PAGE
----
In an earlier interview, you said that Jason Gibbs, Vermont Gov. Phil Scott’s chief of staff, was “out for blood” after he began, personally, rebuking your calls for a mask mandate. What do you think it is about COVID-19 policies that creates partisan tension? How should Gov. Scott respond to Gibbs’ behavior?
AS: I think that Vermont has a public health crisis and we urgently need a strategy to control that. I think that kind of behavior is a distraction from the real problem at hand. My expectation would not only be that Gov. Scott would condemn that but also that he would assert leadership over the real problem at hand. I’ve said repeatedly, we can debate policies and the evidence and data that underlie them. However, personal attacks really have no place in public health. Personal attacks erode trust, and they undermine the political will to make hard decisions.
We all want to see our states and our communities succeed. When we see something like that happen, it hurts all of us. I don't really want to be the story. I really want to focus on the situation. But really, I see that attack as a way to not only silence me but to silence other people who are raising their voices. There are two former health commissioners in Vermont who called for more aggressive action from the state. Along with several legislative leaders, Lt. Gov. Molly Gray and others are all advocating for the same things. I’ve obviously been pretty persistent in advocating for mask policy, but I’m not the only one.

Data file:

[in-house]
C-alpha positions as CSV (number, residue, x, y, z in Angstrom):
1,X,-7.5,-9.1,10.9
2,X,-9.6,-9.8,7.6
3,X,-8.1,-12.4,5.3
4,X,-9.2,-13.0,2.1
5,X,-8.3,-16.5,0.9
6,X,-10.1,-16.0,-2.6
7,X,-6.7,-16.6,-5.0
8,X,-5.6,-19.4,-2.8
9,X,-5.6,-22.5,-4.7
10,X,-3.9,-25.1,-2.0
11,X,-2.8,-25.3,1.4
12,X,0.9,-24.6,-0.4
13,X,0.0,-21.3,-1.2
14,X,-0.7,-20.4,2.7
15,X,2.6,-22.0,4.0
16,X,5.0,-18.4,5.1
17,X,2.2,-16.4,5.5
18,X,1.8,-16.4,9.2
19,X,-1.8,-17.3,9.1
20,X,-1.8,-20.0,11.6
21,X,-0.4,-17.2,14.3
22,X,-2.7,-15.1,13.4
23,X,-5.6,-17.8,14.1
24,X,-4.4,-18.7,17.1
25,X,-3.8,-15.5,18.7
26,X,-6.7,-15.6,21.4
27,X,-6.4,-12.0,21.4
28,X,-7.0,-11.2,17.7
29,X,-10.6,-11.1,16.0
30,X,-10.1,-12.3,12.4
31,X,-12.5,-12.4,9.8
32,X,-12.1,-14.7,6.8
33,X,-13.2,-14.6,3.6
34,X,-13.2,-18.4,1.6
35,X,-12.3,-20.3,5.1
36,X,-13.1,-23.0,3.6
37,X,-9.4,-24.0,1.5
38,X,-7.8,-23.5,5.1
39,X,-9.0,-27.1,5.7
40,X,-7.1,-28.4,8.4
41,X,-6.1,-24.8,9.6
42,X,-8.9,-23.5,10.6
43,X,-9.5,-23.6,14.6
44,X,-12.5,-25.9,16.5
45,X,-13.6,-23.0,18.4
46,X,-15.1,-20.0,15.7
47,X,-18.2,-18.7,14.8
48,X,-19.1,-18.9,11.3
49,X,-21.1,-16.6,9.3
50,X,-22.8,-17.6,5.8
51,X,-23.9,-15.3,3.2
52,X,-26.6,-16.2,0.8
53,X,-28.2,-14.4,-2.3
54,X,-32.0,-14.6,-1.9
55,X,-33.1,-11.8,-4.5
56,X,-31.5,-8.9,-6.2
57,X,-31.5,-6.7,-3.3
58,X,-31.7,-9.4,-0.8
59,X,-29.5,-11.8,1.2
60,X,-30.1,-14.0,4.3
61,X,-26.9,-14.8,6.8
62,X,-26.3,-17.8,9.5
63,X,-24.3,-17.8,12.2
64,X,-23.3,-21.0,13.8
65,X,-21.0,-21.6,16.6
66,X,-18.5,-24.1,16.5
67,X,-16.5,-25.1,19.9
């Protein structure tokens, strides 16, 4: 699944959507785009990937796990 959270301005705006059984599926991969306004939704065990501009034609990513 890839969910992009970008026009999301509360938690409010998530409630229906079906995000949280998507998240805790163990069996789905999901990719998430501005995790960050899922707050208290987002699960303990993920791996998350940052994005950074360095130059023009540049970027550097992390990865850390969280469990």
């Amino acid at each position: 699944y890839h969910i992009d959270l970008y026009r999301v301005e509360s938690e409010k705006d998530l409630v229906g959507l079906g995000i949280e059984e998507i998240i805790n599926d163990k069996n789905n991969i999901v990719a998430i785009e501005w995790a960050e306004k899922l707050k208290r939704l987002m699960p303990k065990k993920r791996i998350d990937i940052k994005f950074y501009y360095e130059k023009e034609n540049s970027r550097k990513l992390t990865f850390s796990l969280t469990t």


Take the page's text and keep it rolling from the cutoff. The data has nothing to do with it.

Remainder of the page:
What are some preliminary measures Vermont should be taking right now to address rising COVID cases?
AS: I’d like to see the distribution of free, high-quality masks to the public. We know that with omicron, we need to be upgrading our masks. We need access to rapid tests, and we also need to be thinking about limiting other nonessential activities if we want to keep our schools and our businesses open. This variant is really difficult to control. We need to think about what our priorities are. At the moment, I’m not suggesting that we need a full lockdown, but there are trade-offs if we want to keep our kids in schools and childcare. I’d like to see more social support in place. We know that the pandemic has disproportionately impacted communities of color and low-income people. We need not only follow the science but also center equity in our pandemic responses.